Editor’s note: We’re chronicling the innovations changing the way we eat and drink as we lead up to this fall’s Food Loves Tech. Our annual deep dive into the future of food and agriculture returns to Industry City on November 2–3, 2018 where Brooklyn Borough President Eric Adams will join us as a panelist. Learn more and get your tickets here.
An apple a day (along with vegetables, legumes and other plant-based food) might really keep the doctor away. NYC Health + Hospitals/Bellevue is beginning a pilot program that will help patients suffering from chronic conditions change their eating habits in the hopes that a whole-foods, plant-based diet can help improve and even reverse some conditions.
“Nutrition is a critical piece of the lifestyle medicine approach,” says Dr. Dave Chokshi, chief population health officer at NYC Health + Hospitals. “Through a patient-centered, team-based approach, the Plant-Based Lifestyle Medicine Program will offer education and support for transitioning to a whole-foods, plant-based diet along with other healthful behavior changes.”
Launching this fall, the Plant-Based Lifestyle Medicine Program is partly a result of Brooklyn Borough President Eric L. Adams’s work around plant-based nutrition. It will be open to at least 100 people from throughout the city. To be eligible, patients will need to be referred by either their primary care provider, a specialist or be a walk-in that meets program criteria.
Once in the program, patients suffering from conditions such as heart disease, diabetes, obesity, high cholesterol and high blood pressure will work with a team of doctors, nurses, dietitians and life coaches to follow a diet that emphasizes legumes, whole grains, fruits, vegetables, nuts and seeds while reducing animal products, fried foods, refined grains and added sugars.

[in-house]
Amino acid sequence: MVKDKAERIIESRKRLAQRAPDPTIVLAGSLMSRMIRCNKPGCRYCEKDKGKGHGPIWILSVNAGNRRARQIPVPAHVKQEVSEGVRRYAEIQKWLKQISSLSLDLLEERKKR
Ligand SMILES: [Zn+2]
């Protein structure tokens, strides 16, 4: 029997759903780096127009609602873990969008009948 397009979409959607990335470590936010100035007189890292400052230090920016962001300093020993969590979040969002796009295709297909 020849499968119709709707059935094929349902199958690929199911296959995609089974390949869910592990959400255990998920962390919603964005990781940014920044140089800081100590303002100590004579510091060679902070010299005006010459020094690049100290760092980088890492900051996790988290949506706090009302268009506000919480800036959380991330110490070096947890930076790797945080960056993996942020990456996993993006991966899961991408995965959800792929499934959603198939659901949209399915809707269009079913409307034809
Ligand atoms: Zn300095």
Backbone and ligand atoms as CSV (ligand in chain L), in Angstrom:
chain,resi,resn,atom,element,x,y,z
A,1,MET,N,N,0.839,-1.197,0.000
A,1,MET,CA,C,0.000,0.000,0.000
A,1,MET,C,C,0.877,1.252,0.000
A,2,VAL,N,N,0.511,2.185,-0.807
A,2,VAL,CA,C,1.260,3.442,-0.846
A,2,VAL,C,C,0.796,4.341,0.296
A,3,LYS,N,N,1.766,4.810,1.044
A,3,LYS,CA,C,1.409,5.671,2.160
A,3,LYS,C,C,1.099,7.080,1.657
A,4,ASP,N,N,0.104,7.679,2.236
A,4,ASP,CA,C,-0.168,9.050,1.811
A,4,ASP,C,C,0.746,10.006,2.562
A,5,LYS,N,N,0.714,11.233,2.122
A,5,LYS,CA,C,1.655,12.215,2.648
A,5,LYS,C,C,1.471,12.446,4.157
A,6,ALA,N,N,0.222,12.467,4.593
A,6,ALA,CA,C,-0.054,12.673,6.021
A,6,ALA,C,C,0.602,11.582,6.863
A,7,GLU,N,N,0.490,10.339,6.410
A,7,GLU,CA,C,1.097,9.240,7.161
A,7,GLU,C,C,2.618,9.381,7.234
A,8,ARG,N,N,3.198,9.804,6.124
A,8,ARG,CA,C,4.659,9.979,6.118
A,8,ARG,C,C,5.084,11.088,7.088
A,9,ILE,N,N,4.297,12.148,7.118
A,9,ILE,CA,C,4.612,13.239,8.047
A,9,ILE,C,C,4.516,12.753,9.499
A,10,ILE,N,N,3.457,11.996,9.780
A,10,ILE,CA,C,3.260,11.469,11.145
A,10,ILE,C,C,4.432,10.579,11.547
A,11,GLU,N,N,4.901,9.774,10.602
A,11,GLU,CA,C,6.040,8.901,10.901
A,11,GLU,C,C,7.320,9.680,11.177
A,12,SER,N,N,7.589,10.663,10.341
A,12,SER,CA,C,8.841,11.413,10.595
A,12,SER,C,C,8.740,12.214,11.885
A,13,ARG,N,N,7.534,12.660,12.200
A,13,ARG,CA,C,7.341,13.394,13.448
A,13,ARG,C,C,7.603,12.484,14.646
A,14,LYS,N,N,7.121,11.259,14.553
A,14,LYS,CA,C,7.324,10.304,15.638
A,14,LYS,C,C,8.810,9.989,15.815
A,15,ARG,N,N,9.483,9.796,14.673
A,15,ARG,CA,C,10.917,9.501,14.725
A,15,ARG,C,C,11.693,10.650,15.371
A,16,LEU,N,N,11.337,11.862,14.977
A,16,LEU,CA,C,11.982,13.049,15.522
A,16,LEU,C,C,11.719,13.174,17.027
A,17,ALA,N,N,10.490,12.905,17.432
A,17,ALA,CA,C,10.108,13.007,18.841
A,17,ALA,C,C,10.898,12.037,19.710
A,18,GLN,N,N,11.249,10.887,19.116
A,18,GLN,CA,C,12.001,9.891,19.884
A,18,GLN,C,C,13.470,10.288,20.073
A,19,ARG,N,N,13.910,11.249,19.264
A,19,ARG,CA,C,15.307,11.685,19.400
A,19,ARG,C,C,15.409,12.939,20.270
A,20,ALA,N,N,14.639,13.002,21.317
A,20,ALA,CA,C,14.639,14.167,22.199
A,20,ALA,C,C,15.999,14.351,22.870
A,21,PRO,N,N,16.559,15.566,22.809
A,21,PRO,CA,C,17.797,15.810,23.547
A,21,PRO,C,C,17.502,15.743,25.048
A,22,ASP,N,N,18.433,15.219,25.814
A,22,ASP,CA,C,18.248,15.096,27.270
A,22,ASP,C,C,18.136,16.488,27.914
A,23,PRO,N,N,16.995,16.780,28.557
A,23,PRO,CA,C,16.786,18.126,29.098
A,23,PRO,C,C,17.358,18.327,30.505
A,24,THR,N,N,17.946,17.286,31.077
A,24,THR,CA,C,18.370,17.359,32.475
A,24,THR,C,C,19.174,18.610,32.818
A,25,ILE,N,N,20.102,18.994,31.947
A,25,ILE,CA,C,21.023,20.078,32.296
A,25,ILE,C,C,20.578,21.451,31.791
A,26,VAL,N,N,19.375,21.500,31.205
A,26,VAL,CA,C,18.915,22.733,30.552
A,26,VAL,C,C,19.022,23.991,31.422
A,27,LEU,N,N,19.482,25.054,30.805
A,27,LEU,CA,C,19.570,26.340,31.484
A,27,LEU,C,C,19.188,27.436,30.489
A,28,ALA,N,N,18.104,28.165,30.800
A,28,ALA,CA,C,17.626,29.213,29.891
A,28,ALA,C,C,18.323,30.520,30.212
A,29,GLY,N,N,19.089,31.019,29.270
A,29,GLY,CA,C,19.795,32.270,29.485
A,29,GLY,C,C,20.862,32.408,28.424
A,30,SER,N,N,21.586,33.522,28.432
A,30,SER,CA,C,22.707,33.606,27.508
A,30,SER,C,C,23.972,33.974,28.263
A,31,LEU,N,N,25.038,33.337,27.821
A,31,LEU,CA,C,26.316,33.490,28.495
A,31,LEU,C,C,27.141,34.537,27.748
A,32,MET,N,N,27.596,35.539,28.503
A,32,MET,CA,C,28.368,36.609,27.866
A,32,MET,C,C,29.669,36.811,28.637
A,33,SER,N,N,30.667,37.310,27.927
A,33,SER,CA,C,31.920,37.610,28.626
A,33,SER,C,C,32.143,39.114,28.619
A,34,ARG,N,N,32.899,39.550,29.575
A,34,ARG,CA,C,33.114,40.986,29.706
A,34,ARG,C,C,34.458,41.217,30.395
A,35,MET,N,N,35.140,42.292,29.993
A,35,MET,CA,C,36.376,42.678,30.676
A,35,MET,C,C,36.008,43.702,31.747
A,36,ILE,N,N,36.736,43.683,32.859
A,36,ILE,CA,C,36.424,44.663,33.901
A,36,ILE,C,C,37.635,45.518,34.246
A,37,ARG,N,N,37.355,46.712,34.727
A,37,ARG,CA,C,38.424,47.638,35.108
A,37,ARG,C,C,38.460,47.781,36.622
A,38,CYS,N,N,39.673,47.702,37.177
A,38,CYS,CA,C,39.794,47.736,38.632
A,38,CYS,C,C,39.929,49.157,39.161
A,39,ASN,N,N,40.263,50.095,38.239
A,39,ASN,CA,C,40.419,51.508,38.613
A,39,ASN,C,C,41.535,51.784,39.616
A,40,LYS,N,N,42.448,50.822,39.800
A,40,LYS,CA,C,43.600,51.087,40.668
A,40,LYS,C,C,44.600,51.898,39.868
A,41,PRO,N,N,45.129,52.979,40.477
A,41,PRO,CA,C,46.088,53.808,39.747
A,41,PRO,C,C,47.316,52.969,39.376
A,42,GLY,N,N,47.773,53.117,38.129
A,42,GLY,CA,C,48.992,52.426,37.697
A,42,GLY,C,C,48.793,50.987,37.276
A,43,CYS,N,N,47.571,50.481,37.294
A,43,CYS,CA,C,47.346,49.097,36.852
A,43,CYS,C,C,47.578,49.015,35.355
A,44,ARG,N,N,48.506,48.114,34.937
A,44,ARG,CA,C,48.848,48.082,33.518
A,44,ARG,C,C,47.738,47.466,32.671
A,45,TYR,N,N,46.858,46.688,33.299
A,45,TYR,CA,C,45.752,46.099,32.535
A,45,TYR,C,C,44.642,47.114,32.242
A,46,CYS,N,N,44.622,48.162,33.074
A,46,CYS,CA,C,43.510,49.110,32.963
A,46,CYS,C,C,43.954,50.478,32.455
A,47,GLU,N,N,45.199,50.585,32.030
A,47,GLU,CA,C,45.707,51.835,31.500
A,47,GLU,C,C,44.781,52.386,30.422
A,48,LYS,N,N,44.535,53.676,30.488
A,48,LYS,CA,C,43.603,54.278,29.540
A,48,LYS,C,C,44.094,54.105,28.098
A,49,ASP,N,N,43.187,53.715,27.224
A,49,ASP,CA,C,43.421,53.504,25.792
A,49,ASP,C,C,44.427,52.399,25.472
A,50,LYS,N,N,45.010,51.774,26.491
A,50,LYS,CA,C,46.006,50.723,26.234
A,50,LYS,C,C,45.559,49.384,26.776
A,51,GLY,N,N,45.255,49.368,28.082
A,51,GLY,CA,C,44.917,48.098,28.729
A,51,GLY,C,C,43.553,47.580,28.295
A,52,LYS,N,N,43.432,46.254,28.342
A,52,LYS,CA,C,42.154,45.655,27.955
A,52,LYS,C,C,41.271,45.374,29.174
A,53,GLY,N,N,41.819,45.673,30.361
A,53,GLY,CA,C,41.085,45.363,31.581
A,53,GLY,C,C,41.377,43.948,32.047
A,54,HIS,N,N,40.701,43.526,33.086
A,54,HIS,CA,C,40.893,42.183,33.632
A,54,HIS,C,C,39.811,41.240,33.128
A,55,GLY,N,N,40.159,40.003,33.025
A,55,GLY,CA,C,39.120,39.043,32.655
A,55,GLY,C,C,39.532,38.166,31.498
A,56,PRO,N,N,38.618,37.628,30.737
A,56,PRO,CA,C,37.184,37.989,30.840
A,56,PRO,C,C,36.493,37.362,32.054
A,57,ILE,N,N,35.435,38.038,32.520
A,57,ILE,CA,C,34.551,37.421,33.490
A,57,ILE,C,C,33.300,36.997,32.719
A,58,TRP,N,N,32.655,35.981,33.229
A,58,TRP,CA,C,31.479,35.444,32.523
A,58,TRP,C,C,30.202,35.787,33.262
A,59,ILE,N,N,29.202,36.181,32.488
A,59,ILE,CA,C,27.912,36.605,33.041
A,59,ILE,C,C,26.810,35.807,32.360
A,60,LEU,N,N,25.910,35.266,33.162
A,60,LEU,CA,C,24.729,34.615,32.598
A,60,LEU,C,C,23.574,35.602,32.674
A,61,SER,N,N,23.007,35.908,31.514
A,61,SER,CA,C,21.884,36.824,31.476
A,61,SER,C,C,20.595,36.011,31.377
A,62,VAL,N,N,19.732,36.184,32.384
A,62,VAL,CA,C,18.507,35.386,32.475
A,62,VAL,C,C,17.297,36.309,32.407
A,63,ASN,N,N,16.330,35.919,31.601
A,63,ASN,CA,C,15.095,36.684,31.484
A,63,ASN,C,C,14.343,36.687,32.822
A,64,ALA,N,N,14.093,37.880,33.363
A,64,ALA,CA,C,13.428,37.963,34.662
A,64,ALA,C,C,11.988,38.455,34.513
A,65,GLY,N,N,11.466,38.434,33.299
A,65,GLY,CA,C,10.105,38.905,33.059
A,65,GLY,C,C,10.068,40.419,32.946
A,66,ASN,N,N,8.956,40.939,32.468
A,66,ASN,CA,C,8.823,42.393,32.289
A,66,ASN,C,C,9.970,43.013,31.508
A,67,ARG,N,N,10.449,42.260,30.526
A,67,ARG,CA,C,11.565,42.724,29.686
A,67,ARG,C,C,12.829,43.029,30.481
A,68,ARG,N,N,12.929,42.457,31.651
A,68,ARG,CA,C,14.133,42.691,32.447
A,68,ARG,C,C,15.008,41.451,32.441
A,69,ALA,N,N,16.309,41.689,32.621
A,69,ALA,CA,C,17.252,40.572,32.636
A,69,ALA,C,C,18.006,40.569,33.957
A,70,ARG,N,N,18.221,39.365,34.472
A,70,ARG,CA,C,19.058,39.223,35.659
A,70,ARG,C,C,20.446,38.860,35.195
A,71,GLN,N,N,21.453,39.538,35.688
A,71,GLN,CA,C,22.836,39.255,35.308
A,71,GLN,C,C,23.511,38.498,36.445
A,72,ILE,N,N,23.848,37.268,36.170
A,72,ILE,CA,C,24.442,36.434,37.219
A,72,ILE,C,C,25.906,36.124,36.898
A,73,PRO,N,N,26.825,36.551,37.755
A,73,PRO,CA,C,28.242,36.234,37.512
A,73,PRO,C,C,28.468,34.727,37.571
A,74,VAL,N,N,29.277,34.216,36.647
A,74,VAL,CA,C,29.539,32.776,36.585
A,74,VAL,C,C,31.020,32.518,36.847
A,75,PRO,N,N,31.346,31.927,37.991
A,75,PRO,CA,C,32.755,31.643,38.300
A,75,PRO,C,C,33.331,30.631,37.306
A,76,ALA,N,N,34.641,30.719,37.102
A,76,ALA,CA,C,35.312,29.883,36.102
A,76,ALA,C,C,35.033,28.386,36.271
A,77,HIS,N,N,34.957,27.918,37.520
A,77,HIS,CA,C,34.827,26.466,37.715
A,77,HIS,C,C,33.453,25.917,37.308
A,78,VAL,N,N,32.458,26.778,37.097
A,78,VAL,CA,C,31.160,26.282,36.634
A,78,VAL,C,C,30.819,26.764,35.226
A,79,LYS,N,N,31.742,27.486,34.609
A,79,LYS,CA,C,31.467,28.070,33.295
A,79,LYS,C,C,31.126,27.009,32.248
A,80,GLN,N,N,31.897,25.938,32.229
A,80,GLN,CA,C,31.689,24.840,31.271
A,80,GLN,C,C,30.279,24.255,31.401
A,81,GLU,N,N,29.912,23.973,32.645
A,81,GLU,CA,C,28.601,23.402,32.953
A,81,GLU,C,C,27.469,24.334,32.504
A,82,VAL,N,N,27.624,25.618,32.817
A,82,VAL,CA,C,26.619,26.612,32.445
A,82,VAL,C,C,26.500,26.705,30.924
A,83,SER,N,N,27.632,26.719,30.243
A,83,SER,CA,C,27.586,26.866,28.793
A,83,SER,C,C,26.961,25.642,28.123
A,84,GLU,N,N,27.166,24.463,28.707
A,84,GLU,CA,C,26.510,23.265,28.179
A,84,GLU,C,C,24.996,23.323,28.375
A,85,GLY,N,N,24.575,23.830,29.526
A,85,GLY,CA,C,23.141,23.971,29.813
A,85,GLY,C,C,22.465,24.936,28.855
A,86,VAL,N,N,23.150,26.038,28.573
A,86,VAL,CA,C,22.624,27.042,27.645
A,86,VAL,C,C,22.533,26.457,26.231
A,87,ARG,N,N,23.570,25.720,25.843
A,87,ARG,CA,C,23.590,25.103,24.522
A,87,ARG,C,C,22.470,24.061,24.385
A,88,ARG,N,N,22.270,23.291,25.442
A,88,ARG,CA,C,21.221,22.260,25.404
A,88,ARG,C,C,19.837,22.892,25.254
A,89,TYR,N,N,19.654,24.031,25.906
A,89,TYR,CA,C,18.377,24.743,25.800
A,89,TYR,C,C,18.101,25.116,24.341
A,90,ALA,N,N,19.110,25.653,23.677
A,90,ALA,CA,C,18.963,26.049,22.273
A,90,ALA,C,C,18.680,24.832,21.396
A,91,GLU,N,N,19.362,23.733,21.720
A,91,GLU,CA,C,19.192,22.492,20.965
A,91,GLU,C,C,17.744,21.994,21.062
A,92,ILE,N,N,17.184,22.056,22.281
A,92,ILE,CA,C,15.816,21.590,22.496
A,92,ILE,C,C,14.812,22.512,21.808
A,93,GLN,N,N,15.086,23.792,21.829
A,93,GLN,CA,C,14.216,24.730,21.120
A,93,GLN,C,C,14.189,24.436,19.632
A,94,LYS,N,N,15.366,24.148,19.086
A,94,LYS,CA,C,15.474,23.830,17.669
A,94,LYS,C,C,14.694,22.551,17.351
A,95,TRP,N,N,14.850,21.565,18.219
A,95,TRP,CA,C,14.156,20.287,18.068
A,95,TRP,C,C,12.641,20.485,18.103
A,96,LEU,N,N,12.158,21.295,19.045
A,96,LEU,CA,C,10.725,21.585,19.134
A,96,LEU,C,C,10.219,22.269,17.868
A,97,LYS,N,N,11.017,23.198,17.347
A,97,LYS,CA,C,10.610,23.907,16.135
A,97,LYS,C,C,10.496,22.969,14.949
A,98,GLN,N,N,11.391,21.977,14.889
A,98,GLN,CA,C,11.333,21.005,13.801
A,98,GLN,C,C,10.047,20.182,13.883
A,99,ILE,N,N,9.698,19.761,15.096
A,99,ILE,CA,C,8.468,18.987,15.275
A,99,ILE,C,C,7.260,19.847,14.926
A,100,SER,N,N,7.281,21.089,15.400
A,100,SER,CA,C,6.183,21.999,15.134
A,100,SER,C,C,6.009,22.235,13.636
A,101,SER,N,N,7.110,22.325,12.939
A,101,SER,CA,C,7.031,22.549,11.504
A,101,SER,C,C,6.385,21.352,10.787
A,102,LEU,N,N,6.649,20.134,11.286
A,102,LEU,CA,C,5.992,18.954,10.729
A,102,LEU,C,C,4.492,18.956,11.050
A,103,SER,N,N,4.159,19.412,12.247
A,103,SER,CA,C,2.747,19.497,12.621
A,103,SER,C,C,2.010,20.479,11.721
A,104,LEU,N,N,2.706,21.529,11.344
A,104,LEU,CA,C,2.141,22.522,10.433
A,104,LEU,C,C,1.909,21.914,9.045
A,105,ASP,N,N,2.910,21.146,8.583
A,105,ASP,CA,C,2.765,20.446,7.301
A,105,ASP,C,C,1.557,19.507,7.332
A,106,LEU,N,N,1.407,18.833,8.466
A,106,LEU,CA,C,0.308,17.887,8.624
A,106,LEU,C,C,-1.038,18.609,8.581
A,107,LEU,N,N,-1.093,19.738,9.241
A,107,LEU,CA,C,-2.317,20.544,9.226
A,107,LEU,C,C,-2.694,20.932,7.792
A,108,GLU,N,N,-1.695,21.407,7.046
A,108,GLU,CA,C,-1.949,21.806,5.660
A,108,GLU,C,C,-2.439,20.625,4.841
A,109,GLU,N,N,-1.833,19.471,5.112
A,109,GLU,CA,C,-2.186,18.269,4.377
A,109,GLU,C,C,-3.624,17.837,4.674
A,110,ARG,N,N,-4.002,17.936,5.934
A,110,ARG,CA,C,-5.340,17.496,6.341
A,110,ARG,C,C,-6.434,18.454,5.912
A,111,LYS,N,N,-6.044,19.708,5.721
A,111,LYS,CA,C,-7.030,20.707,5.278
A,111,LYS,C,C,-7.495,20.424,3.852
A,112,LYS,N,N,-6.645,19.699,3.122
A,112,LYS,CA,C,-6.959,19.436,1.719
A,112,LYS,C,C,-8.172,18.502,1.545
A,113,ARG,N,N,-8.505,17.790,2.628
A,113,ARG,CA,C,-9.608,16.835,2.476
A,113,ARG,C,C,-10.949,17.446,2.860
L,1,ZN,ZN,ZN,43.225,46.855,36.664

Patients will talk with a doctor about how dietary changes can impact their condition and develop a follow-up plan. They’ll meet with a dietitian to go over their eating habits and get help with plant-based meal planning. And to make the diet more affordable, patients will receive Health Bucks from the New York City Department of Health and Mental Hygiene to buy fruits and vegetables at farmers markets and receive discounts on produce at supermarkets through the Healthy Savings program.
“This program will assist patients who are living with chronic health conditions, giving them the guidance and support they need to transition to a healthy lifestyle,” says Dr. Michelle McMacken, who will direct the pilot. “Healthy lifestyle habits have the potential to prevent, treat and sometimes even reverse conditions such as high cholesterol, high blood pressure, Type 2 diabetes and heart disease.”
Following their initial visits, patients will have a check-in with a team member from the Plant-Based Lifestyle Medicine Program at least once every other week. At the end of six months, patients, along with the pilot program itself, will be evaluated.